Metzger’s 2nd edition commentary on the USB’s Greek New Testament (which is basically also the Nestle/Aland compilation, but with less exhaustive “apparatus” listing all known textual variants), reporting the rationales of the editorial committee, has this for 22:14:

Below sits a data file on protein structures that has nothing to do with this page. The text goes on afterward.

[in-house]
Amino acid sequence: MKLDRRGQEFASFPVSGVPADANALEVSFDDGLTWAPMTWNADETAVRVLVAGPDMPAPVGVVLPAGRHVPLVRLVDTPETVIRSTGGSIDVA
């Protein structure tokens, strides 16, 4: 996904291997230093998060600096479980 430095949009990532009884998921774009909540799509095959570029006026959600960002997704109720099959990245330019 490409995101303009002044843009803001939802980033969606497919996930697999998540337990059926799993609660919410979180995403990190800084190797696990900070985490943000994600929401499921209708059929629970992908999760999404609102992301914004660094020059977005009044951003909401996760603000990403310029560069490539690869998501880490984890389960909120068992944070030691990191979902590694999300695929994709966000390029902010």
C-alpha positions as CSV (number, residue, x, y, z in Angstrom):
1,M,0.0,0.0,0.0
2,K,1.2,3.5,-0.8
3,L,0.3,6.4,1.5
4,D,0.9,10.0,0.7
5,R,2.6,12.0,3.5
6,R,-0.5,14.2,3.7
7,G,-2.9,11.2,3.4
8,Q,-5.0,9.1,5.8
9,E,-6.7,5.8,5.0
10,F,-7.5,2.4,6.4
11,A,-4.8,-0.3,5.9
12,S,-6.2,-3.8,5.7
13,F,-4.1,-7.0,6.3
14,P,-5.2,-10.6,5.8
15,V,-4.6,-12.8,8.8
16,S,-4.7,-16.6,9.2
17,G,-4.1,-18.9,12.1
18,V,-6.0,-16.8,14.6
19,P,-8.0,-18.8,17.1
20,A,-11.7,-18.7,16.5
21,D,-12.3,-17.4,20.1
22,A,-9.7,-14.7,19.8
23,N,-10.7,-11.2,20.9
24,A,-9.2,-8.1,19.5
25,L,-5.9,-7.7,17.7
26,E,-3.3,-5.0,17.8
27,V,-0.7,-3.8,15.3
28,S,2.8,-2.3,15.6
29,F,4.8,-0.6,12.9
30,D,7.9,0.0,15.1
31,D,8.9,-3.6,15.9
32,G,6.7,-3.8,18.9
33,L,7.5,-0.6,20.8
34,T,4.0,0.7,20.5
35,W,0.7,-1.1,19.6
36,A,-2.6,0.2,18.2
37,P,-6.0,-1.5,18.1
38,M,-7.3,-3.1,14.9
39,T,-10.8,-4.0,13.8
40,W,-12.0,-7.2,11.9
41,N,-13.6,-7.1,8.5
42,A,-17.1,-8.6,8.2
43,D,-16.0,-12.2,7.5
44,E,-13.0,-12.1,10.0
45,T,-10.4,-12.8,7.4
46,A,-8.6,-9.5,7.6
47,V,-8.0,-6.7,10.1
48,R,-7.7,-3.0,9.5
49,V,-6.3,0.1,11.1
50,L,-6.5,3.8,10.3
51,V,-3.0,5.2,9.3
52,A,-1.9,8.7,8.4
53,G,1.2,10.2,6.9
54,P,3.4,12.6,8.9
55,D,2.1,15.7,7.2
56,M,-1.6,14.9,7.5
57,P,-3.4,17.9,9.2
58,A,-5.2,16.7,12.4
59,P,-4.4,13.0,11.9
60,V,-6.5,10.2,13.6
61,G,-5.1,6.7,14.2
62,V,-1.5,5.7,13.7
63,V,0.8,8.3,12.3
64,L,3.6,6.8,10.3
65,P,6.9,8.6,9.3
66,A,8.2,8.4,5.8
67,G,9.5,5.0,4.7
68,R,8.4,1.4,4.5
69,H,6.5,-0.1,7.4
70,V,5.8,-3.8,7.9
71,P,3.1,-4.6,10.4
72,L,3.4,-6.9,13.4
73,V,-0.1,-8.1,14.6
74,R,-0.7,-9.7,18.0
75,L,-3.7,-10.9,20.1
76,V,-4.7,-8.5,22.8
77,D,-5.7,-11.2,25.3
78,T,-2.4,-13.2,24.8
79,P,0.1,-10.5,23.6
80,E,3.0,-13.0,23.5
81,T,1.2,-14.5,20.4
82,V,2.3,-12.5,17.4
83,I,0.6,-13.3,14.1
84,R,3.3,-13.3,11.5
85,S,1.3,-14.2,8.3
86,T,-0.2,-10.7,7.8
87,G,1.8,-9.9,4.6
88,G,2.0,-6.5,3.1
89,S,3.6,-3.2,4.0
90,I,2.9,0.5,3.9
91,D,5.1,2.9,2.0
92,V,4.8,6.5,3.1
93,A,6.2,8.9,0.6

{plunontes tas storas auto_n} (rinsing the robes of them), is supported by the two (older) unical texts Aleph (that’s Sinaiticus, which has special connections to Hebrew/Aramaic, which is why it’s identified among text critics by the Hebrew letter ‘A’ 4th cent) and A (that’s Alexandricus, 6th cent), plus about 15 miniscules (typically late, but with one going back to maybe the late 9th century, and a couple of 10th century), an Old Italian manuscript from the 9th century, Jerome’s Vulgate (4th century–ironic because the Textus Receptus beloved by the SpecInt guy had to go back to Jerome’s Vulgate for the final six verses of RevJohn :mrgreen: ), the Sahidic Coptic (from the 3rd century!–also ironic, since the SpecInt guy thinks the Coptic only references the “do the commands of him” variant), Ethiopic (very early 6th cent), and other (typically later) refs. They mention Pseduo-Athanasius as a minor variant phrasing, but have no idea when to date him. They do not regard the real Athanasius as having written anything on RevJohn. (SpecInt is referring to a text universally considered to be pseudonymous by scholars and rather late.)